Tag Archives: R - Page 8

one-dimensional integrals

The foundamental idea of numerical integration is to estimate the area of the region in the xy-plane bounded by the graph of function f(x). The integral was esimated by divide x to small intervals, then add all the small approximations to give a total approximation.

Numerical integration can be done by trapezoidal rule, simpson's rule and quadrature rules. R has a built-in function integrate, which performs adaptive quadrature.

Trapezoidal rule works by approximating the region under the graph f(x) as a trapezoid and calculating its area.

?View Code RSPLUS
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trapezoid < - function(fun, a, b, n=100) {
	# numerical integral of fun from a to b
	# using the trapezoid rule with n subdivisions
	# assume a < b and n is a positive integer
	h <- (b-a)/n
	x <- seq(a, b, by=h)
	y <- fun(x)
	s <- h * (y[1]/2 + sum(y[2:n]) + y[n+1]/2)
	return(s)
}

Simpson's rule subdivides the interval [a,b] into n subintervals, where n is even, then on each consecutive pairs of subintervals, it approximates the behaviour of f(x) by a parabola (polynomial of degree 2) rather than by the straight lines used in the trapezoidal rule.

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simpson < - function(fun, a, b, n=100) {
	# numerical integral using Simpson's rule
	# assume a < b and n is an even positive integer
	h <- (b-a)/n
	x <- seq(a, b, by=h)
	if (n == 2) {
		s <- fun(x[1]) + 4*fun(x[2]) +fun(x[3])
	} else {
		s <- fun(x[1]) + fun(x[n+1]) + 2*sum(fun(x[seq(2,n,by=2)])) + 4 *sum(fun(x[seq(3,n-1, by=2)]))
	}
	s <- s*h/3
	return(s)
}

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Project Euler -- Problem 187

http://projecteuler.net/index.php?section=problems&id=187

A composite is a number containing at least two prime factors. For example, 15 = 3 × 5; 9 = 3 × 3; 12 = 2 × 2 × 3.

There are ten composites below thirty containing precisely two, not necessarily distinct, prime factors: 4, 6, 9, 10, 14, 15, 21, 22, 25, 26.

How many composite integers, n < 10^(8), have precisely two, not necessarily distinct, prime factors?

library(gmp)
bign <- 10^8
n <- 1:floor((bign -1)/2)
p=1:10000
p = p[as.logical(isprime(p))]
for (i in p) {
	n <- n[as.logical(n %% i)]
}
idx <- as.logical(isprime(n))
allp <- c(p,n[idx])
count <- 0
for (i in allp[allp < sqrt(bign)]) {
	count <- count + length(allp[allp < bign/i])
	allp = allp[-1]
}
print(count)

----
[1] 17427258
user system elapsed
449.67 72.40 522.87

Not fast enough...

Root finding

Numerical root finding methods use iteration, producing a sequence of numbers that hopefully converge towards a limits which is a root. In this post, only focus four basic algorithm on root finding, and covers bisection method, fixed point method, Newton-Raphson method, and secant method.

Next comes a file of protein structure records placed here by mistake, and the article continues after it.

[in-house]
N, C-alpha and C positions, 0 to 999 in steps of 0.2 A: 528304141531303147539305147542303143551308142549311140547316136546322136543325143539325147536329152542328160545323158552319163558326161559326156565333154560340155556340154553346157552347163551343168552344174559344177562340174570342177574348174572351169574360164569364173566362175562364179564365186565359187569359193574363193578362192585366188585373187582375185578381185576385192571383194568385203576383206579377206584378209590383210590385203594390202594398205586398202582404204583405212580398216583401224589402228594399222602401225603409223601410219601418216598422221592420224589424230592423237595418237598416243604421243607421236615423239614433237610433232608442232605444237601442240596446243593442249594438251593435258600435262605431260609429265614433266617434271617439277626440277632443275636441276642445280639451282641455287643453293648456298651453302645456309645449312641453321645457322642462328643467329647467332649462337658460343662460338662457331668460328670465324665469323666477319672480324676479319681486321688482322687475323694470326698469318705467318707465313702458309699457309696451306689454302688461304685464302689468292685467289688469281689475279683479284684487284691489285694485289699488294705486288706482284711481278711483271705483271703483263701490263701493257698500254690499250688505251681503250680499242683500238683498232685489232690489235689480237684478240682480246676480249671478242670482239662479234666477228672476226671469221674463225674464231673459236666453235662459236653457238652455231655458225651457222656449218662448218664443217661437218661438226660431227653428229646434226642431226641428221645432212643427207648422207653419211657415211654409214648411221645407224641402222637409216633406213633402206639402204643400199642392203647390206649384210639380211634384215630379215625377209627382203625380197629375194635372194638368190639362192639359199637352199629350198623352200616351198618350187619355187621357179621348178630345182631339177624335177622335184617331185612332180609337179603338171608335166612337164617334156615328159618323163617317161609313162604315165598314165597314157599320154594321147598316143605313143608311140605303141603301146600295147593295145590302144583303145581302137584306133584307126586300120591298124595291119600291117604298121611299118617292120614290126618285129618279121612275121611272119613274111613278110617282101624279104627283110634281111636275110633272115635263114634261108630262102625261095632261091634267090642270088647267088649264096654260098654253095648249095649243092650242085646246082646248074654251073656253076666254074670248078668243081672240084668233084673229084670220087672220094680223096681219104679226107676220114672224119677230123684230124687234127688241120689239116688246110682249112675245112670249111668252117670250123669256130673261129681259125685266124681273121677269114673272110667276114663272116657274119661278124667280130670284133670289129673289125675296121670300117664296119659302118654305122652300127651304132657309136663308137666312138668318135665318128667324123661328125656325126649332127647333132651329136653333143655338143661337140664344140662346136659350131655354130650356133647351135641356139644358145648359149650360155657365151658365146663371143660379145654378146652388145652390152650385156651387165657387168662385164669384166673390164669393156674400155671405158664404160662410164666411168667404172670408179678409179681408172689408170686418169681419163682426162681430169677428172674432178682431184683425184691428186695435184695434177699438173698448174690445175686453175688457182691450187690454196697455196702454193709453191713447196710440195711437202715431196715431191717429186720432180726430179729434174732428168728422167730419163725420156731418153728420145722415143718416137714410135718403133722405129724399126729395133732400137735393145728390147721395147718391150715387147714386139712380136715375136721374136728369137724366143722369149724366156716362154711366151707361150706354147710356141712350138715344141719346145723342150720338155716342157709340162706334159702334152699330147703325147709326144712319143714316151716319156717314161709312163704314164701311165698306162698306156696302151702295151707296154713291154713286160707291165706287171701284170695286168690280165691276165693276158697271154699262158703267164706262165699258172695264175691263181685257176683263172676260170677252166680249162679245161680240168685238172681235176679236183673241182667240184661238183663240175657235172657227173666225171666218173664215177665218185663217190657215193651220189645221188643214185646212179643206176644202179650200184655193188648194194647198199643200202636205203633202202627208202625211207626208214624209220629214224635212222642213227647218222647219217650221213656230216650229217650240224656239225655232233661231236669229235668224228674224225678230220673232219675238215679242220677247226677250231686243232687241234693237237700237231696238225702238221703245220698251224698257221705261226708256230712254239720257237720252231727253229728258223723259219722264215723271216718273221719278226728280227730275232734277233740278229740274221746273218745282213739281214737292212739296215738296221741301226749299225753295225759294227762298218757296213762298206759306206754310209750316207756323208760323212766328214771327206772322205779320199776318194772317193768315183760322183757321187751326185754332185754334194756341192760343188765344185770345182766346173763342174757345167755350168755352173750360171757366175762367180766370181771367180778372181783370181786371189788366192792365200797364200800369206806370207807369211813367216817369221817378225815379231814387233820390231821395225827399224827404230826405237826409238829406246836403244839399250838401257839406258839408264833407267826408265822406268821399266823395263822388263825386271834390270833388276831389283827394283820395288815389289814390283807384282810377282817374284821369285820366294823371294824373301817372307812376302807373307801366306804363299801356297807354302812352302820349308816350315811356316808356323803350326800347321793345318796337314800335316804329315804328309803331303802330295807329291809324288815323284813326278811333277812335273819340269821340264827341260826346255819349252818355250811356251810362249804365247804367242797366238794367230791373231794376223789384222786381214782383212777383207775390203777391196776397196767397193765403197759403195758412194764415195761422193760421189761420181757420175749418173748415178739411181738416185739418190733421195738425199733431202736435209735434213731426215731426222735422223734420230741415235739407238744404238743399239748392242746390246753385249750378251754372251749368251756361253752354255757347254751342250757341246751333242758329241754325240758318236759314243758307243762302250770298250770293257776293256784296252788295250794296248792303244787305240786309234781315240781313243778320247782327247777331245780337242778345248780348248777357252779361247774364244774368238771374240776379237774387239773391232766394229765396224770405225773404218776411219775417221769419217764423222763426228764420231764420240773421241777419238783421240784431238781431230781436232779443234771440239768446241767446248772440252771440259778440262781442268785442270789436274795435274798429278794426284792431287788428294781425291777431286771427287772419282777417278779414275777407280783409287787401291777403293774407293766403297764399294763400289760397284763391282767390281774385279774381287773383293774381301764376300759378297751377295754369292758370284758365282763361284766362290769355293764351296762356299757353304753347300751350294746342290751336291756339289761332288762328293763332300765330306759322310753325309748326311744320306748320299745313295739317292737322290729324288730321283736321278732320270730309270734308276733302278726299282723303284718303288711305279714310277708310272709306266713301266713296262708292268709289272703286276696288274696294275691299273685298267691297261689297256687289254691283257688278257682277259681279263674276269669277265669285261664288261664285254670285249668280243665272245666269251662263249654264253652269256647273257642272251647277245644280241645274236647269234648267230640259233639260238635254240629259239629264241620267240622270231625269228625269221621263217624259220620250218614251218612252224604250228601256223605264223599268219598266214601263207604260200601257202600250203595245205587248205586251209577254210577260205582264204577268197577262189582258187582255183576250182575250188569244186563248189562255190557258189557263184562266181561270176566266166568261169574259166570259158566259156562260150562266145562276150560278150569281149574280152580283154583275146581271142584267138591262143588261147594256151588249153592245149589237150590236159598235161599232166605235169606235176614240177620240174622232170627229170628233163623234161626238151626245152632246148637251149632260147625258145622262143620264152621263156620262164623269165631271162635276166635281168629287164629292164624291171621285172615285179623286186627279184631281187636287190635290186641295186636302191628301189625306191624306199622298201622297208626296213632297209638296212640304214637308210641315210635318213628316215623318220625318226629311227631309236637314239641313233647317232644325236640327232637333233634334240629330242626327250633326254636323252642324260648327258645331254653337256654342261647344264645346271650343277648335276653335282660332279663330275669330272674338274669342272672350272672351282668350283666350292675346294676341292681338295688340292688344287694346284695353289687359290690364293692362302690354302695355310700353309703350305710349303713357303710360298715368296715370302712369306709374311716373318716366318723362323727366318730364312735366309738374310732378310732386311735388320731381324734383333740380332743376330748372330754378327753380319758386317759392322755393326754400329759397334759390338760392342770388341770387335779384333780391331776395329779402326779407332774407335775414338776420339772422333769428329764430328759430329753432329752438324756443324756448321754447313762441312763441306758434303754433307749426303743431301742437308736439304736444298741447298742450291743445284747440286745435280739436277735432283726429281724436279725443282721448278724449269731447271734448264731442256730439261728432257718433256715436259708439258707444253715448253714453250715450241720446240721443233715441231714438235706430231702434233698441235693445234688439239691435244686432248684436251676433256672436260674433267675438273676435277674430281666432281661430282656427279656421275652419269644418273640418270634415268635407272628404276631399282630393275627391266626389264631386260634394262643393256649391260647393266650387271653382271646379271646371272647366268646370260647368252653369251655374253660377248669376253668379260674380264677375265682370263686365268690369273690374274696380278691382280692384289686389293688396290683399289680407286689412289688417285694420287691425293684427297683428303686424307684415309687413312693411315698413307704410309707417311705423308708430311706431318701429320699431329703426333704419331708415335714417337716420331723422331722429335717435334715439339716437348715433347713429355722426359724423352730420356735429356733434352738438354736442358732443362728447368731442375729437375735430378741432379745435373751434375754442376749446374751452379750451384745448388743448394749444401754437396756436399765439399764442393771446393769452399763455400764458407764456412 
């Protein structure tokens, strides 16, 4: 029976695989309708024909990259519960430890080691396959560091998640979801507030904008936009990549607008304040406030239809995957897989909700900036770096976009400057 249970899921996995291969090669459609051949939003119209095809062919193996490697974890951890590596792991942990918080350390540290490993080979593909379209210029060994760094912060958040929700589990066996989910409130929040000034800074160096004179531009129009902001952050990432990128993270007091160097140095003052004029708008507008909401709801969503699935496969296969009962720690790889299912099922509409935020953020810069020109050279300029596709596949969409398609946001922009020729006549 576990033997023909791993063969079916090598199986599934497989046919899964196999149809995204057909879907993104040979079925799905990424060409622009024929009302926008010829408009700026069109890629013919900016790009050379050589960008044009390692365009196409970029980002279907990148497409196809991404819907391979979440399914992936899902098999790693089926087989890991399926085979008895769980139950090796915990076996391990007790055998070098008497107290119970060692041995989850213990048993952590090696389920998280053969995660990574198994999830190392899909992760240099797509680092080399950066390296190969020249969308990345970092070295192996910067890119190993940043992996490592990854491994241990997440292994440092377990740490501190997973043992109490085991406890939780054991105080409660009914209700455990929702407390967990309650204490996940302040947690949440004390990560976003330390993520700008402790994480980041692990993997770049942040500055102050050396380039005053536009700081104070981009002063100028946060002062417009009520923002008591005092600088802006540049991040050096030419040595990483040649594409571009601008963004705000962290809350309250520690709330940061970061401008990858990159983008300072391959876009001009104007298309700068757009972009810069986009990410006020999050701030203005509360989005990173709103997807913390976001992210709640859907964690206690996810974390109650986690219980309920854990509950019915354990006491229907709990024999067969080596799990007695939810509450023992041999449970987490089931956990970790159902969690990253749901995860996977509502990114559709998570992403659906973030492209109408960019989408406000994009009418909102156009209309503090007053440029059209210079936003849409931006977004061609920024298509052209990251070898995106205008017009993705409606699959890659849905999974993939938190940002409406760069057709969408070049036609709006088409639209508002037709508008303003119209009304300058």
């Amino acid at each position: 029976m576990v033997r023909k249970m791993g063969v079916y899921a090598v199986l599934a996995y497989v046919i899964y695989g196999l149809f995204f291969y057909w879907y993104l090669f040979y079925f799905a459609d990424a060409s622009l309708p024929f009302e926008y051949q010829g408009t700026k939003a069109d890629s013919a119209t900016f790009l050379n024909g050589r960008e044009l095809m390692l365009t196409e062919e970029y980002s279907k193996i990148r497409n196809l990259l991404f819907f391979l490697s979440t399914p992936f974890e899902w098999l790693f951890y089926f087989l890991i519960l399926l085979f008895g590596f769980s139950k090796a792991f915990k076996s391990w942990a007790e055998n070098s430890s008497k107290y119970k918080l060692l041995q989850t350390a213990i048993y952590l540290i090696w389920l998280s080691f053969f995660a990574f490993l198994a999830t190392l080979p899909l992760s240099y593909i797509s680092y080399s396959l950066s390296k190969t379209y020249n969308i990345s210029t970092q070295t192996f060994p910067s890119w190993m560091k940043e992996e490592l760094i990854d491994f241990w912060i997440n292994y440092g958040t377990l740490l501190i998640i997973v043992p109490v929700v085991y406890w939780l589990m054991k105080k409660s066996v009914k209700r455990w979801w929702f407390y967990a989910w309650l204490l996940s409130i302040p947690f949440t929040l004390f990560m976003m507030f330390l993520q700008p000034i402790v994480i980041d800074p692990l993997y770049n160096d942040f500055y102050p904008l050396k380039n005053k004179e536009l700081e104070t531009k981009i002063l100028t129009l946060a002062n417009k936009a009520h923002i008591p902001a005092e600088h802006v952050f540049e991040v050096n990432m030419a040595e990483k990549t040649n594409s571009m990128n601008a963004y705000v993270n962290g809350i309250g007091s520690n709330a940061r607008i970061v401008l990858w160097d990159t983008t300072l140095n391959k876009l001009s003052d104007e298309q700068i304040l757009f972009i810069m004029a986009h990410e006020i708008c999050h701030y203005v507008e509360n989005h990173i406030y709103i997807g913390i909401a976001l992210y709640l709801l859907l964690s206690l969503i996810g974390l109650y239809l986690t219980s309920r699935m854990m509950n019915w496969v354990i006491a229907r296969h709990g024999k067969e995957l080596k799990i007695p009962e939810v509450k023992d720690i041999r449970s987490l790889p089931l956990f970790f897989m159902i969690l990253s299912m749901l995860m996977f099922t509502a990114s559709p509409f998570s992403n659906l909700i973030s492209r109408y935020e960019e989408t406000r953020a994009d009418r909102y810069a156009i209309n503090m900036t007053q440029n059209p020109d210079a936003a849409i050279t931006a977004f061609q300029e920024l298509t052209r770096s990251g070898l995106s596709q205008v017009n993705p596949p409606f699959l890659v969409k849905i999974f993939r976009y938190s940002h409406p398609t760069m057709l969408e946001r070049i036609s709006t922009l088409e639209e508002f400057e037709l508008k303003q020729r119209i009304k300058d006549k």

The simplest root finding algorithms is the bisection method. It works when f is a continuous function and it requires previous knowledge of two initial gueeses, u and v, such that f(u) and f(v) have opposite signs. This method is reliable, but converges slowly. For detail, see http://ygc.name/2008/11/25/bisect-to-solve-equation/ .

Root finding can be reduced to the problem of finding fixed points of the function g(x) = c*f(x) +x, where c is a non-zero constant. It is clearly that f(a) = 0 if and only if g(a) = a. This is the so called fixed point algorithm.

fixedpoint <- function(fun, x0, tol=1e-07, niter=500){
	## fixed-point algorithm to find x such that fun(x) == x
	## assume that fun is a function of a single variable
	## x0 is the initial guess at the fixed point
 
	xold <- x0
	xnew <- fun(xold)
	for (i in 1:niter) {
		xold <- xnew
		xnew <- fun(xold)
		if ( abs((xnew-xold)) < tol )
			return(xnew)
		}
	stop("exceeded allowed number of iterations")
}

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bubble chart by using ggplot2

The visualization represented by Hans Rosling's TED talk was very impressive. FlowingData provides a tutorial on making bubble chart in R. I try to create bubble chart by using ggplot2.

With the dataset provided by FlowingData,The bubble chart was made by the following code.

crime <- read.csv("http://datasets.flowingdata.com/crimeRatesByState2008.csv", header=TRUE, sep="\t")
p <- ggplot(crime, aes(murder,burglary,size=population, label=state))
p <- p+geom_point(colour="red") +scale_area(to=c(1,20))+geom_text(size=3)
p + xlab("Murders per 1,000 population") + ylab("Burglaries per 1,000")

Here is what it looks like.

The avalanche of publications mentioning GO

Gene Ontology is the de facto standard for annotation of gene products. It has been widely used in biological data mining, and I believe it will play more central role in the future.

Publications mentioning GO was collected and deposited in GO ftp, and can be accessed (ftp://ftp.geneontology.org/go/doc/).

I count the number of publicans by year, and draw a histogram, which showed that the growing trend was remarkable.

> gopub <- read.delim("ftp://ftp.geneontology.org/go/doc/biblio-data.txt")
> dim(gopub)
[1] 3626   10
> p <- ggplot(gopub, aes(year))
> p + geom_histogram(aes(y=..count..)) + opts(title = "Publications mentioning GO")